It’s hardly worth writing a review of the recently released film The Shack. Everyone is going to have a preconceived notion about it before going to see it. Many Christians are going to be excited about it because it supposedly portrays their religion in a positive light, having God as a character (or Three) and characters who unironically advise, “Have you prayed about it?” For the same reason, the non-religious crowd (or other-religious) is going to avoid it, because their virtues and morals and voices will not be heard.
At the same time, many non-religious (or other-religious) will see their morals and virtues in the movie, and with the strain of Universalism that runs through the film, many will be fine seeing this sort-of-Trinity as their God, in some sort of allegorical fashion. For the same reason, many in the Christian crowd will boycott the film for its ecumenicalism.
The question is whether to analyze the movie as story or sermon, and as I’ve argued elsewhere, it demands of itself that it be viewed as a sermon with the skin of a story. But the story itself is shallow and predatory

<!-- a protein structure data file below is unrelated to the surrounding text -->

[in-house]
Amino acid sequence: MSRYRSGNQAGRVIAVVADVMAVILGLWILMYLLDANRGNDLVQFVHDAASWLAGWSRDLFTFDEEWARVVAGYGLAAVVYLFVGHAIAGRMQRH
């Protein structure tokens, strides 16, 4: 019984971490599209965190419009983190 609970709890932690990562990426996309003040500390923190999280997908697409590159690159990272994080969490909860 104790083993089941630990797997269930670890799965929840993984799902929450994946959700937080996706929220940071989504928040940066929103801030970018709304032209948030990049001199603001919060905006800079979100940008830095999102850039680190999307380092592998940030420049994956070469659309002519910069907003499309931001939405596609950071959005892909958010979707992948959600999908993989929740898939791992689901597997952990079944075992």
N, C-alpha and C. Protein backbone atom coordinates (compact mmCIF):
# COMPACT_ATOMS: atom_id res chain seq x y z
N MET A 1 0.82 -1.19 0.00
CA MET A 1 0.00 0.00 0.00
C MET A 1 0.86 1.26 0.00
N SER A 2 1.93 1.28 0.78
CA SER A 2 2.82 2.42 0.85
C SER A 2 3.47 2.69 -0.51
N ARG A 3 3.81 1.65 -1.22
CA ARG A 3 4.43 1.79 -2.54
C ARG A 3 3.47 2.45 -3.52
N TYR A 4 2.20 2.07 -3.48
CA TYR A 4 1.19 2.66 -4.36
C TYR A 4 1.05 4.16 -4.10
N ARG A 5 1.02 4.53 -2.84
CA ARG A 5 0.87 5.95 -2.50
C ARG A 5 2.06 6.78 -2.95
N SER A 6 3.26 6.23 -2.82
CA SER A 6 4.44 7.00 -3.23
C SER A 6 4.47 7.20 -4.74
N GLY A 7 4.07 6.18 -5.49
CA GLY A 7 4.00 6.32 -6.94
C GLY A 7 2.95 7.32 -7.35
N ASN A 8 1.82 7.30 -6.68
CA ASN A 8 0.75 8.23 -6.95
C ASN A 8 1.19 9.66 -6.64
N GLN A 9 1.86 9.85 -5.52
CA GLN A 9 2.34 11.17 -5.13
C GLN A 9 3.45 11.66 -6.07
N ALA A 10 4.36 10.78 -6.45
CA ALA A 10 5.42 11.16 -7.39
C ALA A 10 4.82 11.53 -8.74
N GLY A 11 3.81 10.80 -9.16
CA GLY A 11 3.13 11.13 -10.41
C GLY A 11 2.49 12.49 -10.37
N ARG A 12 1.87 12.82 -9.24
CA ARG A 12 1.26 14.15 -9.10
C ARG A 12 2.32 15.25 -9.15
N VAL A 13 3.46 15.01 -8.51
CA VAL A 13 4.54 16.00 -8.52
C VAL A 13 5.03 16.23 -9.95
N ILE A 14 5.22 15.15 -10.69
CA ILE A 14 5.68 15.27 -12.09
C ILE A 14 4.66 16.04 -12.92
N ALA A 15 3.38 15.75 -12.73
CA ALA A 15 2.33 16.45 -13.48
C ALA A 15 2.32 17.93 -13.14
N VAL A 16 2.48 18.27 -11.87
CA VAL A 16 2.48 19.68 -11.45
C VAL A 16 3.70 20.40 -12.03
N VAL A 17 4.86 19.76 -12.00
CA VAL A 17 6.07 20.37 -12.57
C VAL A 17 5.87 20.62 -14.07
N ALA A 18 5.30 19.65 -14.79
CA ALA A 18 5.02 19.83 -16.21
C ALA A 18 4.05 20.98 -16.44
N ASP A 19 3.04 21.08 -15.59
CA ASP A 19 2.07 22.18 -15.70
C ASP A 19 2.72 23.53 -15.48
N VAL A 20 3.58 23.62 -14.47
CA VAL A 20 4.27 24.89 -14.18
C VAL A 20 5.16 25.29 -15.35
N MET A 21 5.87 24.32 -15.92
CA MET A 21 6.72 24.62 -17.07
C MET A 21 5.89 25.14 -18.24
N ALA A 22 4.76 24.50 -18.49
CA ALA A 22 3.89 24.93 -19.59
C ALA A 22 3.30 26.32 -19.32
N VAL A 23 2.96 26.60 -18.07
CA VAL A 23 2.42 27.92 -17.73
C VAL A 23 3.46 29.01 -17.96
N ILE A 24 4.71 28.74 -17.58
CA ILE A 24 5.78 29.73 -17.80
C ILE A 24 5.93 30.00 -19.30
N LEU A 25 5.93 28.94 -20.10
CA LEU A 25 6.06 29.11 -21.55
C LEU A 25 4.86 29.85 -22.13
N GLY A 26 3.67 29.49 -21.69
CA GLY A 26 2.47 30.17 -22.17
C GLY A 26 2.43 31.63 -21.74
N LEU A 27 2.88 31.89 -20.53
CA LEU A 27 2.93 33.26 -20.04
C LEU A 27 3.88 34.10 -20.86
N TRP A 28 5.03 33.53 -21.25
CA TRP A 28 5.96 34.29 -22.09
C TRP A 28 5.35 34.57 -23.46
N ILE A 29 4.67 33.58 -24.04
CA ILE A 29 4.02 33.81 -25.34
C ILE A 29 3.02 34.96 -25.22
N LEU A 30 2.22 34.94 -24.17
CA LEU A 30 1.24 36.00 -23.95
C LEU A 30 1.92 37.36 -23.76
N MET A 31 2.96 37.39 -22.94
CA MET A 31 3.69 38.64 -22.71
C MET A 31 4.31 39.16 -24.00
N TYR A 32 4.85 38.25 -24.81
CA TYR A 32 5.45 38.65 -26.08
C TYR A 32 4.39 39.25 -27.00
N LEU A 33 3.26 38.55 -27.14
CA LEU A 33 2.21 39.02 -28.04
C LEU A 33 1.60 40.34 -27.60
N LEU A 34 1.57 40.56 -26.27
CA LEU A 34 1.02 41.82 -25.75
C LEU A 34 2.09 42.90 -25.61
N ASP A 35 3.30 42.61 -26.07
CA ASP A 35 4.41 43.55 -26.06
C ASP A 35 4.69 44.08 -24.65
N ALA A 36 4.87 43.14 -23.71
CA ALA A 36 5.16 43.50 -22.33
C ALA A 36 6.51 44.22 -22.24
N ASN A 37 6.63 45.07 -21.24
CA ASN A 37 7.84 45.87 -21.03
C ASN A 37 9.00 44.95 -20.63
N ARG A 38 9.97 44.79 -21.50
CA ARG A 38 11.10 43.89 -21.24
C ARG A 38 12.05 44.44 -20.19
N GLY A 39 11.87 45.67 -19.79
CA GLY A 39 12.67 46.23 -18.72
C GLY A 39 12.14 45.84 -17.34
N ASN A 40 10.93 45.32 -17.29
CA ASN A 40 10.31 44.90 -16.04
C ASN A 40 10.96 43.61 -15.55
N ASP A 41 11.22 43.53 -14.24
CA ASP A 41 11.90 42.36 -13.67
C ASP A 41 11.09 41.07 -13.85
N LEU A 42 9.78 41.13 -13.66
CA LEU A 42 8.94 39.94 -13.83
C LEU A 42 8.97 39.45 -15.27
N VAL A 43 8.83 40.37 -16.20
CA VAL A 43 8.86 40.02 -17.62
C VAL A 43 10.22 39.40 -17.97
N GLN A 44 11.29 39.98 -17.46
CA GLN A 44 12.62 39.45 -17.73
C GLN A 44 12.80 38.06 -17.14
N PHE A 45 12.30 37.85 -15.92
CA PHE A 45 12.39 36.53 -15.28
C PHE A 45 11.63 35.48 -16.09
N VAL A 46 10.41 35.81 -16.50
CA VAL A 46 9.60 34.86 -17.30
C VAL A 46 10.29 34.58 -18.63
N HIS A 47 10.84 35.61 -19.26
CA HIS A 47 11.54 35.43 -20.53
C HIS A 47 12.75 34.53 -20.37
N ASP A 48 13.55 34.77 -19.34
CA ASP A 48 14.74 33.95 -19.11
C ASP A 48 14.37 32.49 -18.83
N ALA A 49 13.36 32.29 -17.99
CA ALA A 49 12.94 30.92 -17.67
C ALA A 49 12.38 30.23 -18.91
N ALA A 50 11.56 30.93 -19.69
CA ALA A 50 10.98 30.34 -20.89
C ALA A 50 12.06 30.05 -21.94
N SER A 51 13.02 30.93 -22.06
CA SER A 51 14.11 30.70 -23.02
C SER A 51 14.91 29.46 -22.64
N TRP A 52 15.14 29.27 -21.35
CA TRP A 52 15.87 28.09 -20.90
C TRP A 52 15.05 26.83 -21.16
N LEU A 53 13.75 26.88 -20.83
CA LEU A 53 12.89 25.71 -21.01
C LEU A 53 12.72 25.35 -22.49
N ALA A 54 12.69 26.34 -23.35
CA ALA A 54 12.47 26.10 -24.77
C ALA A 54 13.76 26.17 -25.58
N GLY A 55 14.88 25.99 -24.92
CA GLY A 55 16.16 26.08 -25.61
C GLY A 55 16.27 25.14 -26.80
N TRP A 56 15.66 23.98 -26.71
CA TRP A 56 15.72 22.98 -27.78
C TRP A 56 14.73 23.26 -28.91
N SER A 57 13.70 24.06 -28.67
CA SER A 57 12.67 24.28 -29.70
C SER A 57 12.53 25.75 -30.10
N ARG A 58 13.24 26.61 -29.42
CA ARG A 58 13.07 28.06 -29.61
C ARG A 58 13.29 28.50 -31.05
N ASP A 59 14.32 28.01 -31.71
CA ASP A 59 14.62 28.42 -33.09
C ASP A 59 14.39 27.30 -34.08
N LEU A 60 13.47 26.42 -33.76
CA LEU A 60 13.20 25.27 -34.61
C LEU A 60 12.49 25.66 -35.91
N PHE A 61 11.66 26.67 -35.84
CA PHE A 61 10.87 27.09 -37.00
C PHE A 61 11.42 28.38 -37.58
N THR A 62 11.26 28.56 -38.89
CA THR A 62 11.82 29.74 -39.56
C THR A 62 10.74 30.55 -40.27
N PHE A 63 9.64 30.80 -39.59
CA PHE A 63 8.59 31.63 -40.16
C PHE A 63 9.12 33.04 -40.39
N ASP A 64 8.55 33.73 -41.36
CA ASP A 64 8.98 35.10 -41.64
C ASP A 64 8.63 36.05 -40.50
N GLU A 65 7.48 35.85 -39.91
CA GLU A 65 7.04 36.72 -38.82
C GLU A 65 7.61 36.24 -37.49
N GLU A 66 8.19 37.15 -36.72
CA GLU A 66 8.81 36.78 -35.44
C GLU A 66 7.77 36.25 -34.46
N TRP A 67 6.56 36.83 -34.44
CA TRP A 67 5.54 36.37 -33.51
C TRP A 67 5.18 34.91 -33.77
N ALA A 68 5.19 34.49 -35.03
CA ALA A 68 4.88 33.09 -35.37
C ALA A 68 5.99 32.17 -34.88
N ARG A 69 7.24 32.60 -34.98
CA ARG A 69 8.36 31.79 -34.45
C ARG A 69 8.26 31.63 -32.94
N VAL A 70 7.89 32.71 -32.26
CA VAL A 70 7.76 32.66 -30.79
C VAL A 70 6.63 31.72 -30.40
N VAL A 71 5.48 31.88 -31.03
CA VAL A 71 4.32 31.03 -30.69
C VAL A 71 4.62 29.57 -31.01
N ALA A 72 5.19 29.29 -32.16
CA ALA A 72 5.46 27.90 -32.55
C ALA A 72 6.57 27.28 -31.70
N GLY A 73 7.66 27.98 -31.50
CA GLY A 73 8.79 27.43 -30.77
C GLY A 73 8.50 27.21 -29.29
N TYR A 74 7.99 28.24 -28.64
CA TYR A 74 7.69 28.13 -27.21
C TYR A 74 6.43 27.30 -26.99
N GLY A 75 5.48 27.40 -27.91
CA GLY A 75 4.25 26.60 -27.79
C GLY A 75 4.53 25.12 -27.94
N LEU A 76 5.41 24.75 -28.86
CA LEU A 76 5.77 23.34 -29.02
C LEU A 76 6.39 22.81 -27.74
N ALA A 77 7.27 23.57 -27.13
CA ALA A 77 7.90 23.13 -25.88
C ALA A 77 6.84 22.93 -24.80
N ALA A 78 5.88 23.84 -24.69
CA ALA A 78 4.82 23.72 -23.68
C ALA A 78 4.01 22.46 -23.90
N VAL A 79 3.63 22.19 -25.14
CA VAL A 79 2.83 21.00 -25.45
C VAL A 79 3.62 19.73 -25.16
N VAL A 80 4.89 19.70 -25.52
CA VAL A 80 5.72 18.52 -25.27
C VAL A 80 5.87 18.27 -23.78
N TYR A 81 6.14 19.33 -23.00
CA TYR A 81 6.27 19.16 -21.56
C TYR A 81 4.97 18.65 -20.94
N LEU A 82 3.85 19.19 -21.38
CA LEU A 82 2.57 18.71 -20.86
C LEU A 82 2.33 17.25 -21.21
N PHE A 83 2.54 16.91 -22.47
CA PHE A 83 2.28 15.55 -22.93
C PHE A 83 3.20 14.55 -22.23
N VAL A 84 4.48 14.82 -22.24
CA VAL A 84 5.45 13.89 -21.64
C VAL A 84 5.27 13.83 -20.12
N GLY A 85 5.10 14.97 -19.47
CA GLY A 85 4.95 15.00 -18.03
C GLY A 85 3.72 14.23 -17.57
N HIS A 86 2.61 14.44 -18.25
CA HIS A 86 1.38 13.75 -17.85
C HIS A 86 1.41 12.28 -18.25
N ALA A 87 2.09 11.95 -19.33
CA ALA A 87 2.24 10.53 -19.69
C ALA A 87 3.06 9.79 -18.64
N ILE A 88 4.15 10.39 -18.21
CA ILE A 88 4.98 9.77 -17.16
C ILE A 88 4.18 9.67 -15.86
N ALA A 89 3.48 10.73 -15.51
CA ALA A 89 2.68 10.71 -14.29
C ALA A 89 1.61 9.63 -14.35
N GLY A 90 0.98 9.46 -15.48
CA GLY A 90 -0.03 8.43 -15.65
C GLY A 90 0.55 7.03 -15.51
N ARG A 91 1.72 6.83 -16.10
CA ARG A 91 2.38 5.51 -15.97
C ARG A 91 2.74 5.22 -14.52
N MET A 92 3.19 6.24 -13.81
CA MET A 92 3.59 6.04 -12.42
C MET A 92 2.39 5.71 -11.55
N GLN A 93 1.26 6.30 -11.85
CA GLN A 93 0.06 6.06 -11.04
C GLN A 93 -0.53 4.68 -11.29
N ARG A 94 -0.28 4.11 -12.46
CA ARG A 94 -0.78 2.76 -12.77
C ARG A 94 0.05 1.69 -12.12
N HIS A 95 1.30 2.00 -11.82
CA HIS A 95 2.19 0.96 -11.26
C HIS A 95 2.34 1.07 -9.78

The audience is hardly allowed to experience what the protagonist, Mack, endures. From the word “Action!” the assumption is laid on the audience that Mack, agnostic at best and angry with God, needs to get to redemption and a “right relationship” with God. Hot-button points are shoved down our throats: Mack as a child is beaten by his drunkard father; Mack as an adult loses his dearest daughter to a murderer. The movie wants to play the audience like a fiddle, but it plays with tone-deaf hands.
The emotional predation continues as Baby-Boomer-favorite hymns are sung in Mack’s church, as God the Father is portrayed by a comforting black woman, as Jesus repeats the favorite Bible stories like walking on water, as the Holy Spirit is a young woman who actually takes time to do such an “old-person” task as to tend a garden. Glimpses are given of heaven as a field in which children run and laugh and play, and of souls as bright colorful lights.
What finally dismisses this film from any critical discussion is the hackneyed device of, “Was it all a dream?” Mack wakes up, first in “the shack,” not as God had cared for it, but as abandoned and dilapidated; minutes later he wakes up again in a hospital, where a friend tells him he never made it to the shack in the first place. Although Mack’s wife tells him she believes him about his experiences meeting God, the audience is asked, literally by the narrator, to decide whether the story is true.
The movie is trying too hard, preaching a religion that can hardly be called “Christian,” and tells the audience how to feel. Don’t see it.